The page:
Fujifilm X-Pro2 – Having Fun
Publishers Note: The new Fuji X-Pro3 is on its way. I thought I would take a minute and share my feeling about the Fuji X-Pro2. I have the X-Pro 3 on order and can’t wait to see what the enxt generation camera has in store.
All images in the article by Kevin Raber
I have been taking pictures since I was 12. That makes it 53 years now. Photography is my passion. I live and breathe it every day and I followed that passion from the first time I picked up a camera, and in time, made a successful career of it. Currently, I spend as much of myt time as I can taking pictures in addition to running this website and Rockhopper Workshops.
I have a lot of cameras. I have to be versatile in my work and I take a lot of photographs. You can see the cameras I use in the “About Me“ section of the site. For me, although I want a camera to be fun, more than anything else I want it to have great image quality (IQ). When Fujifilm introduced the X-Pro1 in 2012, I was really excited. Being an early adopter, I jumped on board and bought it with the three lenses available at that time.
I was a rangefinder lover. I grew up with Leica M cameras and loved the whole rangefinder experience. What Fujifilm had created was way ahead of Leica at the time, and the hybrid EVF was pure genius. The X-Trans chip was also a new direction, and many wondered whether it would work and become adopted by photographers and companies like Adobe and Phase One in regards to RAW processing. The JPEG quality from the X-Trans sensor was really good, but we wanted RAW file capability, and frankly, the Fuji Silky RAW software left a lot to be desired.
Converting RAW files from the X-Pro1 was not an easy process. It was not your standard Bayer pattern chip. It required all new code and a new approach by developers to write software for this camera. That was not something companies like Adobe and Phase One were ready to commit resources to, because they had no idea whether the camera would be popular. Well as it turns out, both companies did eventually add support to their RAW processors. The Phase One developers liked the files and the camera so much that a few of the software engineers purchased the camera and then made it a pet project to get the most out of the RAW files.
Over the last few years, Fujifilm has become widely recognized for its cameras and more so for its lens roadmap, lens quality and its commitment to the X-series line of cameras. This has included the frequent introduction of new cameras along the way. I eventually bought into the XT-1 line up and increased the number of lenses I own. At present, I have an X-T2, X-T3 and X-H1. I also have the new X-Pro 3 on order.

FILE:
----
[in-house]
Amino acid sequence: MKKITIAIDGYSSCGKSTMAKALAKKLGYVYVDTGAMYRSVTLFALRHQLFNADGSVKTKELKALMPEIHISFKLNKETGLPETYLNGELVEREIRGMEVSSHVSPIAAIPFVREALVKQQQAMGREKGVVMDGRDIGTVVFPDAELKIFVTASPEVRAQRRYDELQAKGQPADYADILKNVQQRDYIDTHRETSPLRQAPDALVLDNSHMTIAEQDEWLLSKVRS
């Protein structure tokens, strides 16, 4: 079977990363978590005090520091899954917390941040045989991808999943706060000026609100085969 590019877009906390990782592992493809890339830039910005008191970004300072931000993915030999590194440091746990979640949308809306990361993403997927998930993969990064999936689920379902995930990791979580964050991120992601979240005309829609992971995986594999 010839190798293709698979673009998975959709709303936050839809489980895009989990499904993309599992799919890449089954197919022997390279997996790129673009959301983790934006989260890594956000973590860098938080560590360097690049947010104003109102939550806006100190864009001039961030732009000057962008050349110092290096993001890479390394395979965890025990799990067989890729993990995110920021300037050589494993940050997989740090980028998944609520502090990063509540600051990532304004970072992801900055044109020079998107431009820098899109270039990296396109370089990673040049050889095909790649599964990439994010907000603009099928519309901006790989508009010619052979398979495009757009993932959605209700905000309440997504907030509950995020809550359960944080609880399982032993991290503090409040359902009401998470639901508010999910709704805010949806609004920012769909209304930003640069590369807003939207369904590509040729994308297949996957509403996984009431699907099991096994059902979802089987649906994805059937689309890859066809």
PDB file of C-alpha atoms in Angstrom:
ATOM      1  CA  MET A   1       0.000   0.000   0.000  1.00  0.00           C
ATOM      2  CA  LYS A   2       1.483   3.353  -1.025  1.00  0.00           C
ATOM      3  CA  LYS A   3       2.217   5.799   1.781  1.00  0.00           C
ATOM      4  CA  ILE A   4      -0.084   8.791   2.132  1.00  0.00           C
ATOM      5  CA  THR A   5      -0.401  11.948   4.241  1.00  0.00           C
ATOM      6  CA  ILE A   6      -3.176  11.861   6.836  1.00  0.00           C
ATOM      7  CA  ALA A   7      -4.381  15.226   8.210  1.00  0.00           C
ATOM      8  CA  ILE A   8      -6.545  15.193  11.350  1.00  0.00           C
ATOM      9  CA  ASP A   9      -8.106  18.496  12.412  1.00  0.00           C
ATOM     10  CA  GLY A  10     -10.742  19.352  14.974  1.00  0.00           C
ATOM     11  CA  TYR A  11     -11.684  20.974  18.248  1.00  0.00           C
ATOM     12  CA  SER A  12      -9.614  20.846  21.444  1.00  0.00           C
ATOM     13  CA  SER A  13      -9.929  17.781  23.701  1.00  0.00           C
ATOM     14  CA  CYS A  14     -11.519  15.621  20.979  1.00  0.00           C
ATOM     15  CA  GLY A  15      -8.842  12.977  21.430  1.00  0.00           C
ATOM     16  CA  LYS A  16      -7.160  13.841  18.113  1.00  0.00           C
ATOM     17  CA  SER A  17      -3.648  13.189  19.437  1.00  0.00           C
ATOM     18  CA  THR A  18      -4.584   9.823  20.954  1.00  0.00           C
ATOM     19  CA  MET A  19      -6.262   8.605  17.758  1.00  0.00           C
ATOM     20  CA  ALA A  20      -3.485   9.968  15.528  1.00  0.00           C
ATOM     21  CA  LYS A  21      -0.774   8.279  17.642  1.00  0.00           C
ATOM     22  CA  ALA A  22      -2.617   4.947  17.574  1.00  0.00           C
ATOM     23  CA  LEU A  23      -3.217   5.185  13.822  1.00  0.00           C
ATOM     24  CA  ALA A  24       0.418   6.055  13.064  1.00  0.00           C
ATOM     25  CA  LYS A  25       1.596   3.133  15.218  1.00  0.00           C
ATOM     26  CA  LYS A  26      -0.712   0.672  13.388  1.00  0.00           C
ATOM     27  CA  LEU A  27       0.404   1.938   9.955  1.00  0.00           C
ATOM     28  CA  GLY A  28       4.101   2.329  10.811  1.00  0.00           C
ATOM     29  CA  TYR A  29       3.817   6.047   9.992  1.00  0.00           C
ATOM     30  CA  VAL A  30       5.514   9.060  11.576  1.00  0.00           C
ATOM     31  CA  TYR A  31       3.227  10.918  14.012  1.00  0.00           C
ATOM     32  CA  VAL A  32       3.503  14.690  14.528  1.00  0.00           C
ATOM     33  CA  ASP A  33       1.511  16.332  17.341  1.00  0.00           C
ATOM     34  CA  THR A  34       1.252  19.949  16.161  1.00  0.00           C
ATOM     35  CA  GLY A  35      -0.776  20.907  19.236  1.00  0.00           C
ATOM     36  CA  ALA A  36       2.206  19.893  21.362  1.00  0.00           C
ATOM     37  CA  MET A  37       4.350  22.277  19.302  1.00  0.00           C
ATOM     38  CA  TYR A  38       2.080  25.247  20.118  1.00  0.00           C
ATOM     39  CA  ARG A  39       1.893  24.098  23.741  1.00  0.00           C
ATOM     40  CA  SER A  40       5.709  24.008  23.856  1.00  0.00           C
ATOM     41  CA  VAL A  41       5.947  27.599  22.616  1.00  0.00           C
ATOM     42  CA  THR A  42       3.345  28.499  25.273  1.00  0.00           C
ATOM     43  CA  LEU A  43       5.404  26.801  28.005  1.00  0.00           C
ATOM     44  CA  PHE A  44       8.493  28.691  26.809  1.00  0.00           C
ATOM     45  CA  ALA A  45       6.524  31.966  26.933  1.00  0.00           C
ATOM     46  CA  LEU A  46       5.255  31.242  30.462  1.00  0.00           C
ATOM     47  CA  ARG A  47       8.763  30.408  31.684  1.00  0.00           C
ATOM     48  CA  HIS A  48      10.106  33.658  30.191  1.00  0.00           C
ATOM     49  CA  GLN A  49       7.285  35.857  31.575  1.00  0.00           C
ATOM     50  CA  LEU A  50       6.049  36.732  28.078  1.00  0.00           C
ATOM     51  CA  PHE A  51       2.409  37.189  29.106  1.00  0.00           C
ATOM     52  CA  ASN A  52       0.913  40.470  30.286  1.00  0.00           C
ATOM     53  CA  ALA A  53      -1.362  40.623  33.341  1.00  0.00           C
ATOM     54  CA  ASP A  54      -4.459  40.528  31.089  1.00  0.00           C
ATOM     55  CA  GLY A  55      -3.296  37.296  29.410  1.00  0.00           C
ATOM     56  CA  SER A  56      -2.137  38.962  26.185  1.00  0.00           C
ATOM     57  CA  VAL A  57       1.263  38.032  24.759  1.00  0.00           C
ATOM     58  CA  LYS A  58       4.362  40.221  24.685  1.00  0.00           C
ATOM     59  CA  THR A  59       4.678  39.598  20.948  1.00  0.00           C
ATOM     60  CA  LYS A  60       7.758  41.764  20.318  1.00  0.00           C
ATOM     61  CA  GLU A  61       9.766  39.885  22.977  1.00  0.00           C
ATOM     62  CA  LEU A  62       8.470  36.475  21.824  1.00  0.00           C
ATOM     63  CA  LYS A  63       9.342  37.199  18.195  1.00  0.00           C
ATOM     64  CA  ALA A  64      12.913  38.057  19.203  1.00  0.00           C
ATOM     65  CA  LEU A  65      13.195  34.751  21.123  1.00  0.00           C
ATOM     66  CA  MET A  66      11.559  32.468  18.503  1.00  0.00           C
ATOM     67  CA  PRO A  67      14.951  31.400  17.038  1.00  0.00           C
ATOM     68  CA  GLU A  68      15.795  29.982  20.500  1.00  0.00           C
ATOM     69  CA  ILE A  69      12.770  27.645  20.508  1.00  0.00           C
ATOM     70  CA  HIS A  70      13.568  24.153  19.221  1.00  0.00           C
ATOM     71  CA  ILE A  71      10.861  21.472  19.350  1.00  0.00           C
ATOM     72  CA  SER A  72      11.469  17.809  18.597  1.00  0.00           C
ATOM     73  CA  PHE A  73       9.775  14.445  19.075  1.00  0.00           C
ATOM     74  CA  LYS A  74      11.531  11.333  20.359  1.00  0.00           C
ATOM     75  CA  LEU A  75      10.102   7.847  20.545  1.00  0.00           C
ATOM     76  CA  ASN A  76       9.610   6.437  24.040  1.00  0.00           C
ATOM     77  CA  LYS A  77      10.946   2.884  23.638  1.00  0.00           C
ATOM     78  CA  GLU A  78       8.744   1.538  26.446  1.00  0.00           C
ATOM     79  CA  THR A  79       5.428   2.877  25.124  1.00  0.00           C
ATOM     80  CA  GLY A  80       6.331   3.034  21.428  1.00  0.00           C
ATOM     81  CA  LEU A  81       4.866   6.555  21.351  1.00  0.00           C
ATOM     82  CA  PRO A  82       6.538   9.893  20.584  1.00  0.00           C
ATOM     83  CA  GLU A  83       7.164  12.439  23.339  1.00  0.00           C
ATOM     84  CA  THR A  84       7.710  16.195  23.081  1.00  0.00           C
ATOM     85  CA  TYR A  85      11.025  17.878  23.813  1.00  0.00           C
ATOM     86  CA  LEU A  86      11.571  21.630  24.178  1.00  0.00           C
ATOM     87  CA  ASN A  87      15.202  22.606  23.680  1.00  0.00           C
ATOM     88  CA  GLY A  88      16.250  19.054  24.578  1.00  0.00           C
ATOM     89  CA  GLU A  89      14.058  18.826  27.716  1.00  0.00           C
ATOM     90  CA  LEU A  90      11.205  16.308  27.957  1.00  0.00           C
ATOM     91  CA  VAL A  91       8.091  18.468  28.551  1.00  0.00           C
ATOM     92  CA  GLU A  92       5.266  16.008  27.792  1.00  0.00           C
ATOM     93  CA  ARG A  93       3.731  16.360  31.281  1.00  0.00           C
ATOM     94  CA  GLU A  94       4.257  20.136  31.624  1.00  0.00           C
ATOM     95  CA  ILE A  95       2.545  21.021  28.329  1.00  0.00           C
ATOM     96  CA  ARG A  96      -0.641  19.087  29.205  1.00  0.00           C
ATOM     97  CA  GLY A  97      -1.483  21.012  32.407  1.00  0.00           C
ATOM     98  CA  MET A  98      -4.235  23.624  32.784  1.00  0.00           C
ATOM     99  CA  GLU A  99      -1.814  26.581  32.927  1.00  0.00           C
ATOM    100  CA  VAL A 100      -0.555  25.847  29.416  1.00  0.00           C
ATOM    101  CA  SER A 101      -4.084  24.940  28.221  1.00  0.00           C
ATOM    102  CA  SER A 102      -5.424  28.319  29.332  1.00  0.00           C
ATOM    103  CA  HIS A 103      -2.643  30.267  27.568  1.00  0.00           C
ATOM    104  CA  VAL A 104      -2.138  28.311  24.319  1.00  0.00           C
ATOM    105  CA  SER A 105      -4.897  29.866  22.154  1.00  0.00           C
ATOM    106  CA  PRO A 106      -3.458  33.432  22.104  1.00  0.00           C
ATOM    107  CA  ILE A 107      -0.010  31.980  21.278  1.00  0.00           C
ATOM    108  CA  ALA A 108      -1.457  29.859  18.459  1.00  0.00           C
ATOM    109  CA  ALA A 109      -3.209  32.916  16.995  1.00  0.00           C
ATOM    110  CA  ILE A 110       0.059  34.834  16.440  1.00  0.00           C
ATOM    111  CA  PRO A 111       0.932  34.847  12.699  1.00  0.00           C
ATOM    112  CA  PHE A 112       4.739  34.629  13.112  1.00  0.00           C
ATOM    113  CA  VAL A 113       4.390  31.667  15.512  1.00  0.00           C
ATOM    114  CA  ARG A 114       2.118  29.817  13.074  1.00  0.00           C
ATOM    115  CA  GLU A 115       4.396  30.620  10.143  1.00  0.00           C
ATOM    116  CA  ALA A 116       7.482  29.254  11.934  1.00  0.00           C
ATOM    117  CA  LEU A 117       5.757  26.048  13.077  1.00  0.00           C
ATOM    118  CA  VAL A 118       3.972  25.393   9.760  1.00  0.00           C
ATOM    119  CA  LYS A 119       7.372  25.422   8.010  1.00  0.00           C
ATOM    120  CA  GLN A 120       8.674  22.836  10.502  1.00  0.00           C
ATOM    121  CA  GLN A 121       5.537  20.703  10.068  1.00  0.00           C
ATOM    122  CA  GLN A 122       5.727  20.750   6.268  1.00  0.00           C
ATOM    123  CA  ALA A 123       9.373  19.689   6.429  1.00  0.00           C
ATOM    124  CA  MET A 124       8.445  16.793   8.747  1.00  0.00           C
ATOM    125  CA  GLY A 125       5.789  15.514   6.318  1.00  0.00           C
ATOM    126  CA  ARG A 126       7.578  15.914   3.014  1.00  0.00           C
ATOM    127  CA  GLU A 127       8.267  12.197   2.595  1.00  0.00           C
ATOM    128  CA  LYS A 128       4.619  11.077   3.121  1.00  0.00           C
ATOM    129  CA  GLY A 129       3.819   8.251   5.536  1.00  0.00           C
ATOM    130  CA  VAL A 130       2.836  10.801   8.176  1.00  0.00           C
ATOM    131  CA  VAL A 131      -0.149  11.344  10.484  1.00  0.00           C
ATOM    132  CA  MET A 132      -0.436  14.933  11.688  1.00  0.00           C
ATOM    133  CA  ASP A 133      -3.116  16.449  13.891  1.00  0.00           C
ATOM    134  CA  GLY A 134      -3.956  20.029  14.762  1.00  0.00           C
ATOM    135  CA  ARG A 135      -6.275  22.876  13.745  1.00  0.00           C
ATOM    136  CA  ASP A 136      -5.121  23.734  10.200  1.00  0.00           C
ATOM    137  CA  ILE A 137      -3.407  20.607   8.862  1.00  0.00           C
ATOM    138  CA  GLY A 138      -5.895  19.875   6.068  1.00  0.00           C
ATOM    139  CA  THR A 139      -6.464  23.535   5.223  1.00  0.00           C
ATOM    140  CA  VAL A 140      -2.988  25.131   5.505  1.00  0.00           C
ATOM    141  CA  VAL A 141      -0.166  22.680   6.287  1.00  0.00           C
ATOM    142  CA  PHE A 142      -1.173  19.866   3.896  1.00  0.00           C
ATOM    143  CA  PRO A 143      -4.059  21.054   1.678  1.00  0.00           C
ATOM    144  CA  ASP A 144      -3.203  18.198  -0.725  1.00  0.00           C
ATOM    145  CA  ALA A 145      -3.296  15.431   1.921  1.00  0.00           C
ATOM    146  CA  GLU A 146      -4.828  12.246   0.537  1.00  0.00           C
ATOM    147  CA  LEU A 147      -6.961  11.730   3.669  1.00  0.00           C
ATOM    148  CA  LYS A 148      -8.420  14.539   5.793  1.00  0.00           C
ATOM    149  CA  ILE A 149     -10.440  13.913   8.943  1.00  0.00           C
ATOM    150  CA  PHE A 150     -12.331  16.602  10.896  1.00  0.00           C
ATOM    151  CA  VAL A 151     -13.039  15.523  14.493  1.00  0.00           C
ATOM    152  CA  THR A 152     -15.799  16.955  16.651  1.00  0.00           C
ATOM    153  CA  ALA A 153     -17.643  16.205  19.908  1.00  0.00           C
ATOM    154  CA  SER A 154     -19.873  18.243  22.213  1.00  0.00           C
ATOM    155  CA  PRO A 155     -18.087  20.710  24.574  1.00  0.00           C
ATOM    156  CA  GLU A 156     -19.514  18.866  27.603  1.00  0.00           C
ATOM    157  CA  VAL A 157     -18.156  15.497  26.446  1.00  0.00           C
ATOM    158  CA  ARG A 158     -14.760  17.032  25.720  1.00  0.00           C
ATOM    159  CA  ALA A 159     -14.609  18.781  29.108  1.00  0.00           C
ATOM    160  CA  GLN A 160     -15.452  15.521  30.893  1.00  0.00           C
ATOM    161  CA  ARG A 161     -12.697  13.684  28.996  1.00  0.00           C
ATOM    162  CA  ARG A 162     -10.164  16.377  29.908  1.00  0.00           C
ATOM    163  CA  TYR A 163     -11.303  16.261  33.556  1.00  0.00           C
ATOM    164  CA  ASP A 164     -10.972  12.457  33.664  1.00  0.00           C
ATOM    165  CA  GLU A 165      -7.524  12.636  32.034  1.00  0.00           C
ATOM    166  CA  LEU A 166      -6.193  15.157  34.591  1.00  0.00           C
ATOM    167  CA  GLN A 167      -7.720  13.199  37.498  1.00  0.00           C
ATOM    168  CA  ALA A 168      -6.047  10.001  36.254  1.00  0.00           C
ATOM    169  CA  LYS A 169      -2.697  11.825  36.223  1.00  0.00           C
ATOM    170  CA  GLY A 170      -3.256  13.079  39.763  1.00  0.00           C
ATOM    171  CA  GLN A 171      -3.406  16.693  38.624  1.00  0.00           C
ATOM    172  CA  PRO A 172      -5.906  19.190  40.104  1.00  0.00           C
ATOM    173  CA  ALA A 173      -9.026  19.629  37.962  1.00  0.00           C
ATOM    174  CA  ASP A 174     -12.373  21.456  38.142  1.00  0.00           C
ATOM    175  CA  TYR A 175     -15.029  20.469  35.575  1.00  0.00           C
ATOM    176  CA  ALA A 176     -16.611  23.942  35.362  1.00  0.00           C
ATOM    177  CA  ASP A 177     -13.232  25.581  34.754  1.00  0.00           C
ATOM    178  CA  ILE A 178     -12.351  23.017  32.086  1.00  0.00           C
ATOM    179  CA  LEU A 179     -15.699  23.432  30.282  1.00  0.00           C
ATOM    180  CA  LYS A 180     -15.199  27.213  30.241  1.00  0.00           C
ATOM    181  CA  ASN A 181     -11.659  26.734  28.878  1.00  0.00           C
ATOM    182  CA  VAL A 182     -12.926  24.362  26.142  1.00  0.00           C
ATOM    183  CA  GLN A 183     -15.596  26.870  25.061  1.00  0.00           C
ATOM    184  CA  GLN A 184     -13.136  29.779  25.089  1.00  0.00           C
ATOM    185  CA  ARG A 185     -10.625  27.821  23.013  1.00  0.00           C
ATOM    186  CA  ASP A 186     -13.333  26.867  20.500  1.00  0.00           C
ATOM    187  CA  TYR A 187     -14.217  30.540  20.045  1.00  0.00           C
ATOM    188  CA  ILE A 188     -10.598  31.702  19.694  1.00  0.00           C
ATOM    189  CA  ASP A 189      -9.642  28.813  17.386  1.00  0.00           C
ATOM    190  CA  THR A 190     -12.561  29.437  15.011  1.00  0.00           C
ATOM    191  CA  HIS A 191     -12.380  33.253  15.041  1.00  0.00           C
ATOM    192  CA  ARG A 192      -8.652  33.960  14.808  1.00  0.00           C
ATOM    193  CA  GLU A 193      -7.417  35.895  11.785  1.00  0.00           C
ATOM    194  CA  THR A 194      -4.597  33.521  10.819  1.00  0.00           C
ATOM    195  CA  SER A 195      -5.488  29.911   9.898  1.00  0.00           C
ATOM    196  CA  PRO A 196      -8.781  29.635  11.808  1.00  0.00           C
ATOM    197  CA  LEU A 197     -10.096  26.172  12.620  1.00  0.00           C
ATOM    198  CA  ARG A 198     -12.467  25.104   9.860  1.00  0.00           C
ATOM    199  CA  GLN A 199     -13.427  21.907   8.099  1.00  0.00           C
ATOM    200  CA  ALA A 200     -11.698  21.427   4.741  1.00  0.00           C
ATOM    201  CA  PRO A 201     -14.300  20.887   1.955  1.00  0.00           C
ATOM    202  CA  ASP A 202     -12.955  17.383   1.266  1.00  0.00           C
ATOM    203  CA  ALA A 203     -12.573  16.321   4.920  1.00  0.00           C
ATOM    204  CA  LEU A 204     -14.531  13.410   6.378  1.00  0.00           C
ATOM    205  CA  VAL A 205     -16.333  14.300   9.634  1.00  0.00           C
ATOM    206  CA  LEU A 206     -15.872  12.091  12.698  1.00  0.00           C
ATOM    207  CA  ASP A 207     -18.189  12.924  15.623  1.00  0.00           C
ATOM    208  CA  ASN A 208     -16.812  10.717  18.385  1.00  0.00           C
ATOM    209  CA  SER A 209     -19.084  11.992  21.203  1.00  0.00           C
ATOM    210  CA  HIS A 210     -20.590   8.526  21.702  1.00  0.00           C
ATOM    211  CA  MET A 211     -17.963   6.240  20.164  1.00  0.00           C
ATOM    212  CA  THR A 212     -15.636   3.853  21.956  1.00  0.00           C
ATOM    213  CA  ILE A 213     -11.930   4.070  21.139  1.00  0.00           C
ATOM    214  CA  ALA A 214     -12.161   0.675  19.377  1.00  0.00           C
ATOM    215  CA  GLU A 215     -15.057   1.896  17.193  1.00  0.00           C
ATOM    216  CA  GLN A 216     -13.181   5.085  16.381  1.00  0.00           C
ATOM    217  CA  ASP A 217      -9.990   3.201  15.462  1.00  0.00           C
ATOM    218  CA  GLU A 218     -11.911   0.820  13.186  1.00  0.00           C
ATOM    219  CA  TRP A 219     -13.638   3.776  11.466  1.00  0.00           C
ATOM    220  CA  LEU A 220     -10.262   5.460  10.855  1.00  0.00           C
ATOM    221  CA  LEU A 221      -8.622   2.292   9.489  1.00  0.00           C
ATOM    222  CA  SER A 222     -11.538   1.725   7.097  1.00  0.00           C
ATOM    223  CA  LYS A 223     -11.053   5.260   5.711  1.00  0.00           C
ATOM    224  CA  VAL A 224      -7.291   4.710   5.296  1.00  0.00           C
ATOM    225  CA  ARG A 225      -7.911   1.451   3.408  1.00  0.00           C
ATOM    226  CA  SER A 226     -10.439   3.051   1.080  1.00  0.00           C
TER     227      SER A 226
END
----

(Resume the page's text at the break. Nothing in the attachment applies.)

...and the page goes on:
Perhaps with my being nostalgic, I like the feel of the cameras and easy ability to set camera settings in a way similar to those of the early cameras I used. The use of f/stop rings along with shutter speed dials and ISO setting was great. Furthermore, there was no P, A, T or M setting dial. By using a combination of A for auto–on dials and rings, you could replicate the same setting that was being used on other digital cameras.
It felt good to me and more important than anything else, I had fun taking photographs. A few years ago I retired my X-Pro1 and replaced it primarily with one of the two X-T1 and X-T2 and X-T3 bodies I had. The enhancements in these cameras, combined with their greater speed, unfortunately, forced my X-Pro1 into a more permanent position on my camera shelf (it has subsequently been sold).
Fast forward to 2016 and the introduction of the new X-Pro2. When the X-Pro2 was announced, I put myself on the list and had one of the first cameras delivered. The increase in megapixels, faster AF–enhanced EVF, and focus joystick all got my attention. The first weekend I went out with the camera and I set it to shoot RAW and JPEG with the ACROS film effect. Wow did I have a blast! I visited a local farmers‘ market and had a great time photographing the people and produce. It was a great way to get used to the camera and how it handled.
Handling was excellent indeed. I found I was using the focus joystick to place the AF frame where I wanted, and the AF focused instantly. I was shooting with a variety of the lenses I had, as well as with the new 100-400mm. The 100-400 was incredible. Small and lightweight when you consider the full-frame equivalent and its image stabilization was excellent. I was hand–holding 400mm and 600mm equivalents that I could never have done before with my larger cameras.
I was loving the ACROS film simulation. The look of this film simulation plus the ability to add the yellow, green or red filter effects was totally awesome. The green filter offered some really nice effects for the skin. I used the red filter to darken skies in my shots. Plus, I had the RAW file that I could always use as a color image. I set my camera up to record RAWs on one card slot and JPEGs on the other card slot. Did I mention that there are now two card slots on the X-Pro2?
Over the coming weeks I “blinged“ the X-Pro 2 with some add–on accessories. I added the folding thumb rest and the soft-release button from Lensmate. This made a big difference in holding the camera and releasing the shutter. I highly recommend these two items.
I use two camera straps, interchangeable between all my cameras: the Blackrapid and Peak Design straps. The Blackrapid straps attach to the tripod screw of the camera. They make both an over–the–shoulder strap as well as a wrist strap, which I use. The over–the–shoulder strap allows for an easy cross-body carry and a quick grab–and–up–to–the–eye system. I love using this when I carry a big lens like the 100-400mm. The wrist strap is great for walking around town and doing street shooting. The camera can dangle from my wrist if I need to use both hands but I can grab it quickly bring it up to my eye in the blink of an eye. This is a great solution when doing street photography.